The painkiller aspirin appears to reduce the risk of stroke and death in patients with the most deadly form of tuberculosis, according to a study by Queen Mary University of London, Oxford University Clinical Research Unit (Vietnam), Western General Hospital and University of Oxford.
The surprising findings suggest that tuberculous (TB) meningitis may be added to the long list of life-threatening conditions that benefit from a daily aspirin dose, including stroke, heart attacks, and the prevention of colorectal cancer.
TB meningitis occurs when Mycobacterium tuberculosis bacteria spread to the central nervous system. It is the most lethal form of TB, killing or disabling around half of all sufferers despite the best available treatment.
Aspirin prevents blood clotting and helps reduce and resolve inflammation, and it has been thought that this ancient drug could help increase survival from TB meningitis by reducing brain inflammation and preventing the disease from blocking blood vessels in the brain that cause parts of the brain to die during stroke.
The study, funded by the Wellcome Trust, European Research Council and Barts Charity, and published in the journal Elife, investigated whether the addition of aspirin at low (81mg/day) or high (1000mg/day) dose, or placebo, to the first 60 days of current standard TB meningitis treatment (anti-TB drugs and steroids) was safe and reduced new strokes or death from this severe disease.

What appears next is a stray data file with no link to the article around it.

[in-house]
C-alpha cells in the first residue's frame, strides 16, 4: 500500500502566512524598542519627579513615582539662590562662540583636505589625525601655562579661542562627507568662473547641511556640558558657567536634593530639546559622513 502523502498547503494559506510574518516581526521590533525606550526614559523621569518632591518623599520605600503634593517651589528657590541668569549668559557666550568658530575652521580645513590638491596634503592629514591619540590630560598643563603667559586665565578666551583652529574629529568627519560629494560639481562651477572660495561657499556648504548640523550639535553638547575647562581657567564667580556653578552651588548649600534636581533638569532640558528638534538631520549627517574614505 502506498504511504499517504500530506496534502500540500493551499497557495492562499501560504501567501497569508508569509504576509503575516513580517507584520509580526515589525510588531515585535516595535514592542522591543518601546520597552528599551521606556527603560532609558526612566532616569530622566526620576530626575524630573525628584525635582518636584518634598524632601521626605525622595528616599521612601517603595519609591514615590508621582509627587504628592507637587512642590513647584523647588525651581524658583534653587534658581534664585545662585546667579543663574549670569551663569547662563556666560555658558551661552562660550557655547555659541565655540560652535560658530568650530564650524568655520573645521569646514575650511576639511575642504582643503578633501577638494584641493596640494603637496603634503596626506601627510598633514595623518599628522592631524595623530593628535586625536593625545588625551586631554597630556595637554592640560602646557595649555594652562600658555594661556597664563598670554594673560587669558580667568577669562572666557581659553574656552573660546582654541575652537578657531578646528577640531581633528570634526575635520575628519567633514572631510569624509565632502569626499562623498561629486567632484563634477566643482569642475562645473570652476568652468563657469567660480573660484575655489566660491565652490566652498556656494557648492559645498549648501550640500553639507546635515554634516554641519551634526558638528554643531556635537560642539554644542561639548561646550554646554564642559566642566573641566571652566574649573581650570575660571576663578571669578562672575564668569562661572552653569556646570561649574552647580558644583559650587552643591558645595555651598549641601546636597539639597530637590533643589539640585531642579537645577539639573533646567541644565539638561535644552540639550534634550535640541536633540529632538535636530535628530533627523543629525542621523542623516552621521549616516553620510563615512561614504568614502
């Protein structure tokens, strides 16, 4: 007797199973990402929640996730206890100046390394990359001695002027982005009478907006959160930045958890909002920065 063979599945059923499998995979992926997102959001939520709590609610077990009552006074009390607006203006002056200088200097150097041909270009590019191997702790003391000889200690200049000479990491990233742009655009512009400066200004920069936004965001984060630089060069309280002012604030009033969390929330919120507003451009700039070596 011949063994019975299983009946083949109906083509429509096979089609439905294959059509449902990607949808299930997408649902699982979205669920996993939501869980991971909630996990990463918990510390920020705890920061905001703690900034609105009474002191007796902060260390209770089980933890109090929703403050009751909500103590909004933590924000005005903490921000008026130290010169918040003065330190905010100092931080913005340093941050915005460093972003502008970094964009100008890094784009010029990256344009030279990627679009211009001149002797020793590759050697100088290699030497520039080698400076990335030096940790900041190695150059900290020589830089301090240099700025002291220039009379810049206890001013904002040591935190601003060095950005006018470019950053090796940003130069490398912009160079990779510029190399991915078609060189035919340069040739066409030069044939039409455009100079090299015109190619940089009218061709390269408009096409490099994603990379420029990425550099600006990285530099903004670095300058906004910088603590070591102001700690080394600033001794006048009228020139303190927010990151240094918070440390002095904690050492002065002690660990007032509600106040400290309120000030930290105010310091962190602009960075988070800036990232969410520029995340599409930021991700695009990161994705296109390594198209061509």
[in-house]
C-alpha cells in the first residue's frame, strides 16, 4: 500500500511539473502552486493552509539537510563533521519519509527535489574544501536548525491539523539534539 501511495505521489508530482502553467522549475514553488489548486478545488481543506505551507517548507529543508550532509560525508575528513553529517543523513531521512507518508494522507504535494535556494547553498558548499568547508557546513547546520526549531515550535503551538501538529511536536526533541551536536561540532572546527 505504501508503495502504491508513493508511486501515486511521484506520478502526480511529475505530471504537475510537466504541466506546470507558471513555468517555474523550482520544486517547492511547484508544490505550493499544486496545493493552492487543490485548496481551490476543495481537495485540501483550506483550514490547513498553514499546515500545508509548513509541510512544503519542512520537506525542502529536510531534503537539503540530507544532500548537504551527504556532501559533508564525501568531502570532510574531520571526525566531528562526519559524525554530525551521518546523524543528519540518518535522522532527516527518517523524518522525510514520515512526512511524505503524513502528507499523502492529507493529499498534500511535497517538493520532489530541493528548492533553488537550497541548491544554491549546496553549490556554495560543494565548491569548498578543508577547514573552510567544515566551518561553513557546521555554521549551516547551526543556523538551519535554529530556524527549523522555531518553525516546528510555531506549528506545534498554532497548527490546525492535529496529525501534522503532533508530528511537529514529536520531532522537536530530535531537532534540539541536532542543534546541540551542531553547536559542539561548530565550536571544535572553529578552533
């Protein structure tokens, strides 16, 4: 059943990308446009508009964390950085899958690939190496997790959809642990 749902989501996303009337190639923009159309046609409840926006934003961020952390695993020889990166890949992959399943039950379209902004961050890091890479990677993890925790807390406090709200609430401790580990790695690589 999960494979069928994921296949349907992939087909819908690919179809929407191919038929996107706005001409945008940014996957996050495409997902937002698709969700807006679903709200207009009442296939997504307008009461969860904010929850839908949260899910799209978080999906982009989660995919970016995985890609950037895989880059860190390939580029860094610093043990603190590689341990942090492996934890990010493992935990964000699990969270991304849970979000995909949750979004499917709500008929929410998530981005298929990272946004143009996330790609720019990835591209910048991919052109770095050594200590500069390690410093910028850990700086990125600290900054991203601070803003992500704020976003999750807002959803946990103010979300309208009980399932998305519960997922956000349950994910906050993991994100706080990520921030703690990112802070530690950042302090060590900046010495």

When the team analysed all 120 patients, they found that both aspirin doses were safe and both doses were associated with a reductions in new brain infarctions and death in the first 60 days of treatment, although these reductions could have occurred by chance.
However, when they looked at the 92 patients in the study that definitely had TB meningitis, there was a substantial reduction in stroke and death by 60 days.
This was especially apparent in those given the high dose of aspirin, with 34 per cent of patients treated with placebo dying or suffering stroke, compared to only 11 per cent of those who received the high dose of aspirin suffering these complications. The benefit was still apparent for those who received the lower dose of aspirin – but less dramatic, with 15 per cent suffering stroke or death.
Study author Dr Jesmond Dalli from Queen Mary’s William Harvey Research Institute said: “The present study is very exciting since it indicates that aspirin may be a useful new treatment for patients that are affected by this devastating form of tuberculosis.”
It was found that the high dose of aspirin was associated with much lower concentrations of a compound called thromboxane, which inhibits the blood’s ability to clot and may help prevent stroke. They also found higher concentrations of molecules called ‘protectins’ which help the body resolve inflammation. This indicates that other drugs may also be able to treat these infections.
The researchers caution that larger trials are now needed in children and adults, including those co-infected with HIV, to confirm the results.
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